U.S., Japanese and Australian forces launched a joint “attack” on ex-Racine with land, sea and air-based units. That included a live firing of surface-to-ship missiles by the Japan Ground Self-Defense Force and the launch of a Naval Strike Missile from a launcher on the back of a U.S. Army Palletized Load System truck.

The Royal Australian Air Force launched a Harpoon anti-ship missile from a P-8A Poseidon maritime patrol and reconnaissance aircraft. The USS Olympia attack submarine finished off ex-Racine with a Harpoon anti-ship missile, followed by an MK-48 torpedo.

That’s not the only footage falsely attributed to the February 6 attacks.

Other X users repeated the Houthis’ announcement regarding the attack on the Morning Tide and the Star Nasia and paired it with footage from the 2021 X-Press Pearl container ship disaster.

For example, X user soneerbozkurt shared that footage and wrote:

“The Houthi Ansurullah Movement released footage of its anti-ship missiles hitting the US Star Nasia and UK Morning Tide ships passing through the Red Sea #BREAKING”

Screenshot of a Feb. 6, 2024, X post, which falsely links footage of the 2021 X-Press Pearl container ship disaster off the coast of Sri Lanka to recent Houthi attacks in the Red Sea.

Screenshot of a Feb. 6, 2024, X post, which falsely links footage of the 2021 X-Press Pearl container ship disaster off the coast of Sri Lanka to recent Houthi attacks in the Red Sea.

A similar post in Turkish from verified X user murkan06 was viewed over 61,000 times at the time of writing, receiving 574 reposts and 2,800 likes.

Screenshot of a Feb. 6, 2024, X post, which falsely links footage of the 2021 X-Press Pearl container ship disaster off the coast of Sri Lanka to recent Houthi attacks in the Red Sea.

Screenshot of a Feb. 6, 2024, X post, which falsely links footage of the 2021 X-Press Pearl container ship disaster off the coast of Sri Lanka to recent Houthi attacks in the Red Sea.

Polygraph.info previously reported on how X users had attempted to pass off footage of the X-Press Pearl, which caught fire and eventually sank off the coast of Sri Lanka in June 2021, as a successful Houthi attack on U.K. or U.S. vessels in the Red Sea.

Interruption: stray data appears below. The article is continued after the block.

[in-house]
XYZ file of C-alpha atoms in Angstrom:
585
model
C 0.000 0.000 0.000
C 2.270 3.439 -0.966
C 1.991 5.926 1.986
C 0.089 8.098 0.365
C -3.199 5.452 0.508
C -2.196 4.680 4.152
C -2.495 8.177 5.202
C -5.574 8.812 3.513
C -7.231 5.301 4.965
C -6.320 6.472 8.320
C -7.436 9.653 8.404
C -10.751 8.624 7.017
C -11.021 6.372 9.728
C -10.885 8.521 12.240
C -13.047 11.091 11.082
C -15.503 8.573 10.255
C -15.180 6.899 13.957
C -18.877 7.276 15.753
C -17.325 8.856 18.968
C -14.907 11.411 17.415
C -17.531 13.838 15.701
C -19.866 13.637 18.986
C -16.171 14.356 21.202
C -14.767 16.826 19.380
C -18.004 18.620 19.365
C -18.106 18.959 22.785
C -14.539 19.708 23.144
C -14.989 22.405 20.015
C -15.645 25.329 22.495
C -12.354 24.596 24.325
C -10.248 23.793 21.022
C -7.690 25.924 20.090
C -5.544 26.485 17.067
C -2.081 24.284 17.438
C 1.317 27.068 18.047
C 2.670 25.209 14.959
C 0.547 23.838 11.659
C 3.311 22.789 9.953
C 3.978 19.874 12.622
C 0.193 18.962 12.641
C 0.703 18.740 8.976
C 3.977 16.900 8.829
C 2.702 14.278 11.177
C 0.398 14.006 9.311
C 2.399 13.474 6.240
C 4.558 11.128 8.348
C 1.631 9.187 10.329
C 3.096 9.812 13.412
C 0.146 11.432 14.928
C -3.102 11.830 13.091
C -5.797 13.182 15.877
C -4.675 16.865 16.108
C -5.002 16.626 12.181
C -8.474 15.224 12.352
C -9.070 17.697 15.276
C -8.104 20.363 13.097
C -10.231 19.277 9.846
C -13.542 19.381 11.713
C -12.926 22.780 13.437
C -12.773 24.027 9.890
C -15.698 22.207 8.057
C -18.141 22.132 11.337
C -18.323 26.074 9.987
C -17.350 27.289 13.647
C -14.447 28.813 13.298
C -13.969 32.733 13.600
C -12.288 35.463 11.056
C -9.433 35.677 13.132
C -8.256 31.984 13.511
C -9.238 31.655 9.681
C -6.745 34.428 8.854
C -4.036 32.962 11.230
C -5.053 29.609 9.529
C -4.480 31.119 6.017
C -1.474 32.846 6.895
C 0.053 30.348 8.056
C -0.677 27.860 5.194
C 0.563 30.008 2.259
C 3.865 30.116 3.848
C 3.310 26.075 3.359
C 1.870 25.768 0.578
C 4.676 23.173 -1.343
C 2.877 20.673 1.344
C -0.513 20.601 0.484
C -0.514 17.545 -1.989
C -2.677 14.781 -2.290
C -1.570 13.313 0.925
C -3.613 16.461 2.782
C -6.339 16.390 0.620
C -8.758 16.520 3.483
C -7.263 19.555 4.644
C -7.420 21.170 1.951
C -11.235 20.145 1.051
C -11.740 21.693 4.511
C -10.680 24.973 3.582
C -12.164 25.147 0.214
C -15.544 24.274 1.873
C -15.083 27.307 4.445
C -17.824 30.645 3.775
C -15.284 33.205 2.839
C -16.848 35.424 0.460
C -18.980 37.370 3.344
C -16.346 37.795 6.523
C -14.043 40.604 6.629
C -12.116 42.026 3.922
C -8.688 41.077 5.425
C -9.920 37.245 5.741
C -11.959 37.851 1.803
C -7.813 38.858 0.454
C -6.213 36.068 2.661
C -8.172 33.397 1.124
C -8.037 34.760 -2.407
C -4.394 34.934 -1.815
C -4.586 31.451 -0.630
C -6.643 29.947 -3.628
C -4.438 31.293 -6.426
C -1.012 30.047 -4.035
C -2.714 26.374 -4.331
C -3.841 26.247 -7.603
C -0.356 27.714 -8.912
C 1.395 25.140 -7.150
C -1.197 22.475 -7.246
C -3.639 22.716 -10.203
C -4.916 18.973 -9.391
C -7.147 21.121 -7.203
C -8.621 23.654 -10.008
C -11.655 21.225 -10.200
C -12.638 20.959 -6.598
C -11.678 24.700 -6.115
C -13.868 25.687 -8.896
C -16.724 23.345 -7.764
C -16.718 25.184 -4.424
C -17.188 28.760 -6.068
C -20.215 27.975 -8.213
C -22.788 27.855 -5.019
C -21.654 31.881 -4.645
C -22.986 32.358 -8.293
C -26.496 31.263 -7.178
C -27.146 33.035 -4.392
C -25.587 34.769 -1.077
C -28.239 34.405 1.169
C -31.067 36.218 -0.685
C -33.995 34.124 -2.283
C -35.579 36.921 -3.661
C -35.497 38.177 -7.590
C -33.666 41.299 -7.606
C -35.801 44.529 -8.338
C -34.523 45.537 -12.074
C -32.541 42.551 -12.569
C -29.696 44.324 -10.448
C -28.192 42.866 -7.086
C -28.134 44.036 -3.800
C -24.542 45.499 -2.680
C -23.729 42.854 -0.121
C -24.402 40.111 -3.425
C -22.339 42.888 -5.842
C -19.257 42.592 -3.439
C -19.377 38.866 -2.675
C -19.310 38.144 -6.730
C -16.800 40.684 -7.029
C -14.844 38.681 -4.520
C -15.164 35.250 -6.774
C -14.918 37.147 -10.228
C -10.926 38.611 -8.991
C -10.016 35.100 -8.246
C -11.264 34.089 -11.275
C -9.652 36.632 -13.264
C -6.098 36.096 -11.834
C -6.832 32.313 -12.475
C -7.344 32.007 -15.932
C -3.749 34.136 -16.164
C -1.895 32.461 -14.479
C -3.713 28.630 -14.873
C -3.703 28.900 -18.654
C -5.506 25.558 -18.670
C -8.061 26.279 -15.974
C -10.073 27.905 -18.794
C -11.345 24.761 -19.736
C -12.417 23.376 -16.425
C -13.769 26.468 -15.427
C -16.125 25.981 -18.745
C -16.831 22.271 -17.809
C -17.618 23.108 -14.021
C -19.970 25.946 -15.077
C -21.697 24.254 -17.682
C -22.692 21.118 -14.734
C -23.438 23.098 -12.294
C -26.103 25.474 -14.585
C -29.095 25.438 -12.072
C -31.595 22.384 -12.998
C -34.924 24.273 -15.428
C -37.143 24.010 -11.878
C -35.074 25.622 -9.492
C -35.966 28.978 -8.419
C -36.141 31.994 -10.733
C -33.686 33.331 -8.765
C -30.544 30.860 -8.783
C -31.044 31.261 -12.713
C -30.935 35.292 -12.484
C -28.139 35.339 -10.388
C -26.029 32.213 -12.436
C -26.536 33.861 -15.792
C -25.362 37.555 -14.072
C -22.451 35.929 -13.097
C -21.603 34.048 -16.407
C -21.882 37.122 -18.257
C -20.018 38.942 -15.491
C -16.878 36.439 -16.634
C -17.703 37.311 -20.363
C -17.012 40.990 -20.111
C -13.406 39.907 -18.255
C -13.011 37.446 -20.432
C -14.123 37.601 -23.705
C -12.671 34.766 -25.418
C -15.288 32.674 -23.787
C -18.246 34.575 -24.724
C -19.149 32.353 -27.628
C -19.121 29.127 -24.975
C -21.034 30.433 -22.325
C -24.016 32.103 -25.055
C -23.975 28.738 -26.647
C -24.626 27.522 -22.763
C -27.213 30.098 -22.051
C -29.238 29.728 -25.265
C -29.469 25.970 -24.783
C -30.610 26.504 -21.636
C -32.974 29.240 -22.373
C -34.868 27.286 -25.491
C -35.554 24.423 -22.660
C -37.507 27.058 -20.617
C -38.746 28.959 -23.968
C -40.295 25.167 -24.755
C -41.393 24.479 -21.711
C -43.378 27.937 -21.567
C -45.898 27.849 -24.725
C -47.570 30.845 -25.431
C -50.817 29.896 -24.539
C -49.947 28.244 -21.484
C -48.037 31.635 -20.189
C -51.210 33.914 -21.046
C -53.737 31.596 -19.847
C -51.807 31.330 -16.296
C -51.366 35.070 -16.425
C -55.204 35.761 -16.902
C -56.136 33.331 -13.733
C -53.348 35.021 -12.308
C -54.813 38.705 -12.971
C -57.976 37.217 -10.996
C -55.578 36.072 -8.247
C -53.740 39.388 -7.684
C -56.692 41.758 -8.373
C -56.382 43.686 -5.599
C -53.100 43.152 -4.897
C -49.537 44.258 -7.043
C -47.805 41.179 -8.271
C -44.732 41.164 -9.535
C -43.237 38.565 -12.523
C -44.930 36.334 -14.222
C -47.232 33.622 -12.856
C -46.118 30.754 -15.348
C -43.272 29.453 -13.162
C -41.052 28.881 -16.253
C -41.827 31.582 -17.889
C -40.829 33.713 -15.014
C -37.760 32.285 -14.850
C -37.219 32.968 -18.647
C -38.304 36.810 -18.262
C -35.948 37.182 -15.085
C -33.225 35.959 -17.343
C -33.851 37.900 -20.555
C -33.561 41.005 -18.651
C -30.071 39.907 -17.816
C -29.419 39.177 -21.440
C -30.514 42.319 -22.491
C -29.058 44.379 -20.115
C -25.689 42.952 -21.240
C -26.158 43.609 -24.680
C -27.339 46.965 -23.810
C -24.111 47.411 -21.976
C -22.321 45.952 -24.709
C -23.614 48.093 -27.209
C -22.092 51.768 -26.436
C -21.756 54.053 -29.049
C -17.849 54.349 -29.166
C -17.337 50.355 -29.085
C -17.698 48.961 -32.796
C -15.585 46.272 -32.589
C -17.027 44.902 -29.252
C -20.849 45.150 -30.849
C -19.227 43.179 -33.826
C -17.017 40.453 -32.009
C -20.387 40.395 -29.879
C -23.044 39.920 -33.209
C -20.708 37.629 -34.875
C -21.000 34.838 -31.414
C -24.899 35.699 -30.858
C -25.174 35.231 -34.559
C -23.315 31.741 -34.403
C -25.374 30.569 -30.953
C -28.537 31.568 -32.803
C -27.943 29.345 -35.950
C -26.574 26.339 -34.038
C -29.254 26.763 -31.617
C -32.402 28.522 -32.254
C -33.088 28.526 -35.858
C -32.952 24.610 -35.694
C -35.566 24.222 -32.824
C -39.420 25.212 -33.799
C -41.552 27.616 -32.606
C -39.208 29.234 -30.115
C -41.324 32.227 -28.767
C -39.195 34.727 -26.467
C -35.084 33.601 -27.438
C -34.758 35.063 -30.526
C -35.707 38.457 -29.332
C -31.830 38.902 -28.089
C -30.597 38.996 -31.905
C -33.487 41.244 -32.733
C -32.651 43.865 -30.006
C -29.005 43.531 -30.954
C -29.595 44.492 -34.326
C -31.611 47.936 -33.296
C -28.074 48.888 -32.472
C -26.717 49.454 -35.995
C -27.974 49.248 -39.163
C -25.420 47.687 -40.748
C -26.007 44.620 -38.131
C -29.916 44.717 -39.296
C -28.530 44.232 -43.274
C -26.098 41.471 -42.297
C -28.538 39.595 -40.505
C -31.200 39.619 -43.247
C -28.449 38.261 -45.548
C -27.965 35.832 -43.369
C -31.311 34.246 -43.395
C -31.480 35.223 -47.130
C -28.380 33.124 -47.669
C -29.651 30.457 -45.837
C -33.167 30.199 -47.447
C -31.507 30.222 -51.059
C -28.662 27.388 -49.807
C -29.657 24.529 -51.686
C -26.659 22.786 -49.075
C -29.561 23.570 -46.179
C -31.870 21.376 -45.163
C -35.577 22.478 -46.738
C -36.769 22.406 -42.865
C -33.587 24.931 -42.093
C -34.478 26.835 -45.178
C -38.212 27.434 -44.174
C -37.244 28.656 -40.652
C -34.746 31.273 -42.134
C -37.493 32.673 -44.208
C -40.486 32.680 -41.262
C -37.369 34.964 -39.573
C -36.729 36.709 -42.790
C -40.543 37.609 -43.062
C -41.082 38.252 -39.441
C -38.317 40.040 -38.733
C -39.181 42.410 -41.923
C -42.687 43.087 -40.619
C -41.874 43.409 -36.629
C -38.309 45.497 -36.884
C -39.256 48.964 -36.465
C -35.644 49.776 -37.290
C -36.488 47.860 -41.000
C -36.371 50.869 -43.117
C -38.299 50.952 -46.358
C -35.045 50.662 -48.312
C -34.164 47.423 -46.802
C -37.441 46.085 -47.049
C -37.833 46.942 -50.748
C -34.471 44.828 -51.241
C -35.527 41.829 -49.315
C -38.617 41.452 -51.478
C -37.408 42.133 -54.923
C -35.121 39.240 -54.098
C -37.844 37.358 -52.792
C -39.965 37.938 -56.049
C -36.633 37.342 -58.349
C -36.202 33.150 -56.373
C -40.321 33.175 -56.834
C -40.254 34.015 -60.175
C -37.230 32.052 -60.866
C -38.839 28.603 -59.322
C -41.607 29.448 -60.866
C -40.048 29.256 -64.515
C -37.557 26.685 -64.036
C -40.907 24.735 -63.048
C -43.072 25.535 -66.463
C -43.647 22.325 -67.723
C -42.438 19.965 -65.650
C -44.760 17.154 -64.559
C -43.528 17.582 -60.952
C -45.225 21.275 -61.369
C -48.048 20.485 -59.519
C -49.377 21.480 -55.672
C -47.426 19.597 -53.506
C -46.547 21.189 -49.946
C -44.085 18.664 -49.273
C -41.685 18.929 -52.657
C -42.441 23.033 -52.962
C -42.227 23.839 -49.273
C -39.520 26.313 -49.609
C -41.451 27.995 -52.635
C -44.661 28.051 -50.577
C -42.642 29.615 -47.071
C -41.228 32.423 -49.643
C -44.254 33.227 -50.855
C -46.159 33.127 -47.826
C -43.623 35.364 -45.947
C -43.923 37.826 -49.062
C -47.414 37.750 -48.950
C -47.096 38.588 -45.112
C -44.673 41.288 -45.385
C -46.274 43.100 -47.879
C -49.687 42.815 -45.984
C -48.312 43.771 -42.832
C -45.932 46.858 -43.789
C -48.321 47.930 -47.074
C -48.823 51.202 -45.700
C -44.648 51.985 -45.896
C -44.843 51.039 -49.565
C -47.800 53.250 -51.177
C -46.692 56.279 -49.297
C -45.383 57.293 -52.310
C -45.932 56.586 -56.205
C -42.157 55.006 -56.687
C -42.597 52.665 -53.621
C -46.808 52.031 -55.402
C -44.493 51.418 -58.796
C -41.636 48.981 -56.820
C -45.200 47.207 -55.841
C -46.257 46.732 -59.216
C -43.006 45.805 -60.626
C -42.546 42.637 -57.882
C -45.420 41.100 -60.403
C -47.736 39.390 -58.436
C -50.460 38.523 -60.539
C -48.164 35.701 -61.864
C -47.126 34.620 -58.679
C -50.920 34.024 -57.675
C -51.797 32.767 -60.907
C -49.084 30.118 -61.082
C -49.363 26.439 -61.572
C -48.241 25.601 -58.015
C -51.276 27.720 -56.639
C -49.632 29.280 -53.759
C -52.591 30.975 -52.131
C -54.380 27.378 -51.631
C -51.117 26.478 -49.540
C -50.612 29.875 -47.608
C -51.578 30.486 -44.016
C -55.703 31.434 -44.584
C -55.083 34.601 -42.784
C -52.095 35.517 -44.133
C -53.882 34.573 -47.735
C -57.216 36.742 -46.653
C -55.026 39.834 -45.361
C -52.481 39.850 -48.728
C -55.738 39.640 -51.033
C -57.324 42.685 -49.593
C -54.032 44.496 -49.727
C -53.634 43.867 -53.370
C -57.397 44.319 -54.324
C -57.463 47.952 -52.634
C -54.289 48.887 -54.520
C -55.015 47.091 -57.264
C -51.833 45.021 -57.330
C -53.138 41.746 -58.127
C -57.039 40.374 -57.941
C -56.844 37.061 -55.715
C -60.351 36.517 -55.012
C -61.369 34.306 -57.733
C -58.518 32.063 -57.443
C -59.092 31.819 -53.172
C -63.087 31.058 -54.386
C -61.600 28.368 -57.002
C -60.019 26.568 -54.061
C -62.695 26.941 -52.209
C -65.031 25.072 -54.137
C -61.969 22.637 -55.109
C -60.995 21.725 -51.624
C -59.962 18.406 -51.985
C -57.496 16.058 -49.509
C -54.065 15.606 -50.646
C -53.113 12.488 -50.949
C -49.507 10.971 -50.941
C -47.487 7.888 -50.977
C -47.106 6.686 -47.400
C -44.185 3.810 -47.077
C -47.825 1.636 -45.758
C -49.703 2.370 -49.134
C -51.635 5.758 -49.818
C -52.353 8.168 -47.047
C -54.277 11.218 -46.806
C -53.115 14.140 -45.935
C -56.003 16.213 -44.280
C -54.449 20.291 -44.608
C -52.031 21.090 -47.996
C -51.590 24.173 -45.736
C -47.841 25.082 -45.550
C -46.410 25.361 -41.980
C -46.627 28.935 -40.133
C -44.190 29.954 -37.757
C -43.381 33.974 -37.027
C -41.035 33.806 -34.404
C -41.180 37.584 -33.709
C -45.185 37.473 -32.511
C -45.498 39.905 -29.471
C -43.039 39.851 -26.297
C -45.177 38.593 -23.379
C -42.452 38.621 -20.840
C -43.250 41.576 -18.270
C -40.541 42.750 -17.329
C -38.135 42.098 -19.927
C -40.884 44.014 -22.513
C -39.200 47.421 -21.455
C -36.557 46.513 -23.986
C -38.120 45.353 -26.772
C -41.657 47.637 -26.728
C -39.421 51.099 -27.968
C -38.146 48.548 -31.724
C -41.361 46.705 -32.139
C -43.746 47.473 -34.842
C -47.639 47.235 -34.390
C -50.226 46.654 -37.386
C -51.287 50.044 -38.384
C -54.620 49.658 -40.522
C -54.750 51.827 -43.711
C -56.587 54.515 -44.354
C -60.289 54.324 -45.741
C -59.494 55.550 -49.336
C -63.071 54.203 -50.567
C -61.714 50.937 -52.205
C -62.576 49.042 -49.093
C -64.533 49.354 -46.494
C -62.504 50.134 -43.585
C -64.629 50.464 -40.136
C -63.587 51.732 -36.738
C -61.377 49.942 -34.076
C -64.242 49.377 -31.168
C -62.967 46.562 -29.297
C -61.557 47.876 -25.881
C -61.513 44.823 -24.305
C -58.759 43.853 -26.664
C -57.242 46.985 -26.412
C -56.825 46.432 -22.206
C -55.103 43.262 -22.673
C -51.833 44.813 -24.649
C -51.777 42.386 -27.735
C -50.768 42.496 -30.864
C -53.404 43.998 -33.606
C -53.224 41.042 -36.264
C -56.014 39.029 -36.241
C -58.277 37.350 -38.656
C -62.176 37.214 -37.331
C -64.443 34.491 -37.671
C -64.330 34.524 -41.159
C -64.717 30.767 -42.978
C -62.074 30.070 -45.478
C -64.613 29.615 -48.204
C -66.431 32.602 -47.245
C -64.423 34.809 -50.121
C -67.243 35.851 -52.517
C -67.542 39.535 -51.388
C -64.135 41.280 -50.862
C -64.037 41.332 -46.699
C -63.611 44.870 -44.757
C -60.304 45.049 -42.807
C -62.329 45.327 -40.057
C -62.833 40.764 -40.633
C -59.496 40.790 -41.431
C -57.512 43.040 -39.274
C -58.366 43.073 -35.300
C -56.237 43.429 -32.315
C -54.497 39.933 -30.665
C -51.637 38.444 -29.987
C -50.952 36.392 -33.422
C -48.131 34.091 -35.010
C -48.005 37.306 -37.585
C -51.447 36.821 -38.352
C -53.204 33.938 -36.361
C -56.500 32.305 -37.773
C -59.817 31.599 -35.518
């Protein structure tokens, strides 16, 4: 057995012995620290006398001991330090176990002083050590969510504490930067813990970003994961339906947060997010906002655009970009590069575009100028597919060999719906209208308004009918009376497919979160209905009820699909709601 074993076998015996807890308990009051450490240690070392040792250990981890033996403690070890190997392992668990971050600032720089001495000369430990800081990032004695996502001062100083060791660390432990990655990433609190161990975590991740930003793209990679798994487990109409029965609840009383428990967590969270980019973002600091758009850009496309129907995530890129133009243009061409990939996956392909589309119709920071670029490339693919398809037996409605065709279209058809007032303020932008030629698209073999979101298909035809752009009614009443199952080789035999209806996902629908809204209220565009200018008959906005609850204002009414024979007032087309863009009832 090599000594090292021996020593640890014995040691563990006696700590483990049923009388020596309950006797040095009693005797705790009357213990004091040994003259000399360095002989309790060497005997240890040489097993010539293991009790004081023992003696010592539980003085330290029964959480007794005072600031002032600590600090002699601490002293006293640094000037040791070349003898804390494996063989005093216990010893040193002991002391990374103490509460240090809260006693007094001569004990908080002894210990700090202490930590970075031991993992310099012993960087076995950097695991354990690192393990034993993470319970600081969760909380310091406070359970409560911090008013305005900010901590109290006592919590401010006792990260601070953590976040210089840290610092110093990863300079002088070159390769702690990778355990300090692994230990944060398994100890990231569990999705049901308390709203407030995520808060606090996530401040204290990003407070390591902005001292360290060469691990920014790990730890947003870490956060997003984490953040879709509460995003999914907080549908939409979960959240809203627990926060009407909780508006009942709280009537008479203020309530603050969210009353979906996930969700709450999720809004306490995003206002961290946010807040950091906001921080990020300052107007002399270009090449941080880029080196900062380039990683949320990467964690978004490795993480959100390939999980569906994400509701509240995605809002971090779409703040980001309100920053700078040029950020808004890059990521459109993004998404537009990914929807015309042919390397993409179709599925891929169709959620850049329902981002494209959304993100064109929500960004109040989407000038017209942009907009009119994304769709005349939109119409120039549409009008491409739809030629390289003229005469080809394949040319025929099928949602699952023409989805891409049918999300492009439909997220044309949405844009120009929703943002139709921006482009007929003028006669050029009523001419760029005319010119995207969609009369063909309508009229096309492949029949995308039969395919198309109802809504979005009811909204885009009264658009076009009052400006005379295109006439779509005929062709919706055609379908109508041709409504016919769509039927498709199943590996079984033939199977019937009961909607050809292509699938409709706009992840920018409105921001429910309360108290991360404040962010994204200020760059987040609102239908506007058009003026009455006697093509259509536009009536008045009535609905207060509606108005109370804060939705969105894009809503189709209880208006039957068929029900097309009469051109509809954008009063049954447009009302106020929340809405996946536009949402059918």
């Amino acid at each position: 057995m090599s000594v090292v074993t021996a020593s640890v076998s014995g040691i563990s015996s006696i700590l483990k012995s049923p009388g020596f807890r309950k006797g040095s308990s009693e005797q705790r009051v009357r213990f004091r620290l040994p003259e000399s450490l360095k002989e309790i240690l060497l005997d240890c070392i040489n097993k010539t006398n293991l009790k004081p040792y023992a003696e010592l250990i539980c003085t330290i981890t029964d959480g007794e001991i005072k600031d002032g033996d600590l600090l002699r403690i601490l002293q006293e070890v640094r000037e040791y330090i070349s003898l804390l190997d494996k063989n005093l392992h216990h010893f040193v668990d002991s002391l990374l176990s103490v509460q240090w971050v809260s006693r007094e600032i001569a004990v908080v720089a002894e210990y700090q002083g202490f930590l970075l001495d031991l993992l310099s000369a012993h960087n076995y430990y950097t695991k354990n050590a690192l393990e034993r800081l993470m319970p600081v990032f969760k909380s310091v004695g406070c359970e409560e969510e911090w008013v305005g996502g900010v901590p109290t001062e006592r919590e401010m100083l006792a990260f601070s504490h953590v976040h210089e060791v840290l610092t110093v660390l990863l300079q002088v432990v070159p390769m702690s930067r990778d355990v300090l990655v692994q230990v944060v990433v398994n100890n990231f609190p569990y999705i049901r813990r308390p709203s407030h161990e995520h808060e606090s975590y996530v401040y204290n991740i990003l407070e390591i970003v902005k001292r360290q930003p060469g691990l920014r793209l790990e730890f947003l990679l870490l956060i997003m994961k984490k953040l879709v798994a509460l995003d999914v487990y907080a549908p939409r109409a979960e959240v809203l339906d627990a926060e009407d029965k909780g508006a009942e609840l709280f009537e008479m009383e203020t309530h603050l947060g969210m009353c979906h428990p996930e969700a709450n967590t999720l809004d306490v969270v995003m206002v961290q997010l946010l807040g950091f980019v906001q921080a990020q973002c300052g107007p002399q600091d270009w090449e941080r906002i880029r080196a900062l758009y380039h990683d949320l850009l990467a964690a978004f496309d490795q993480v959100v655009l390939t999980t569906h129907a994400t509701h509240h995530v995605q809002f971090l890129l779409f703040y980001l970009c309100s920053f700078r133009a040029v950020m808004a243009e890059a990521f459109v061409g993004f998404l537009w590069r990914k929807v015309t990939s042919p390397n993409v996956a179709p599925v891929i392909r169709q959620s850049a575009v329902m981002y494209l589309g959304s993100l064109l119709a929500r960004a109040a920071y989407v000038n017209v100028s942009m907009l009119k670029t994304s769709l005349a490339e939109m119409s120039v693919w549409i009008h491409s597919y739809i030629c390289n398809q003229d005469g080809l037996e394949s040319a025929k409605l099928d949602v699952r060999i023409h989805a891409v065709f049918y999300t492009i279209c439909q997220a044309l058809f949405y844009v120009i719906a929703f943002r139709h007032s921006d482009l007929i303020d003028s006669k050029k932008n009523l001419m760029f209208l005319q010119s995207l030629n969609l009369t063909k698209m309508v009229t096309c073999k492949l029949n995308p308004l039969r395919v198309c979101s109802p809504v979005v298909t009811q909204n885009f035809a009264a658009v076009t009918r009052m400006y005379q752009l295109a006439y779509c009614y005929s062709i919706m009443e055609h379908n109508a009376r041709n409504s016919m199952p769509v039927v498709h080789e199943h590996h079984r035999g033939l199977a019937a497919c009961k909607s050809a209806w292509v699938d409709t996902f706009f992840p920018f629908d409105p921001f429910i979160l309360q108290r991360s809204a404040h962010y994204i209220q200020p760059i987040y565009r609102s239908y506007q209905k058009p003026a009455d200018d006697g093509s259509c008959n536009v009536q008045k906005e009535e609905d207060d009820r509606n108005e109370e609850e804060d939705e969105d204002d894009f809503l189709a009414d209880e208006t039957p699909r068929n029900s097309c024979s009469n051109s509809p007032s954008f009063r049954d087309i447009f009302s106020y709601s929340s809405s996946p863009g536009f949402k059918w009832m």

The footage of the X-Press Pearl disaster had also been used as proof of a Houthi attack on a U.S. cargo ship earlier in January.

In the case of the Morning Tide and the Star Nasia, the Houthis were relatively more successful, although the footage posted by X users greatly distorts how much damage the attacks inflicted.

On February 6, the U.S. Central Command (CENTCOM) confirmed the Houthis had fired three anti-ship ballistic missiles at the Star Nasia. While the Houthis identified it as a U.S. ship, the Star Nasia is a Marshall Island-flagged, Greek owned-and-operated bulk carrier.

The Star Nasia, according to CENTCOM, “reported an explosion near the ship causing minor damage but no injuries.”

A Greek shipping ministry official told Reuters it is unclear whether a rocket or a sea mine caused the explosion.

“MV Star Nasia remains seaworthy and is continuing toward its destination,” CENTOM said.

The other ship which came under attack, the Morning Tide, is a Barbados-flagged general cargo ship owned by Furadino Shipping, a U.K. firm.

The British military’s United Kingdom Maritime Trade Operations (UKMTO) reported a projectile was fired at a ship on February 6, which reports indicate was the Morning Tide.

UKMTO said that a missile passed over the deck of the ship, “causing slight damage to the bridge windows.”

“The vessel and crew are safe. Vessel proceeding on planned passage,” UKMTO said.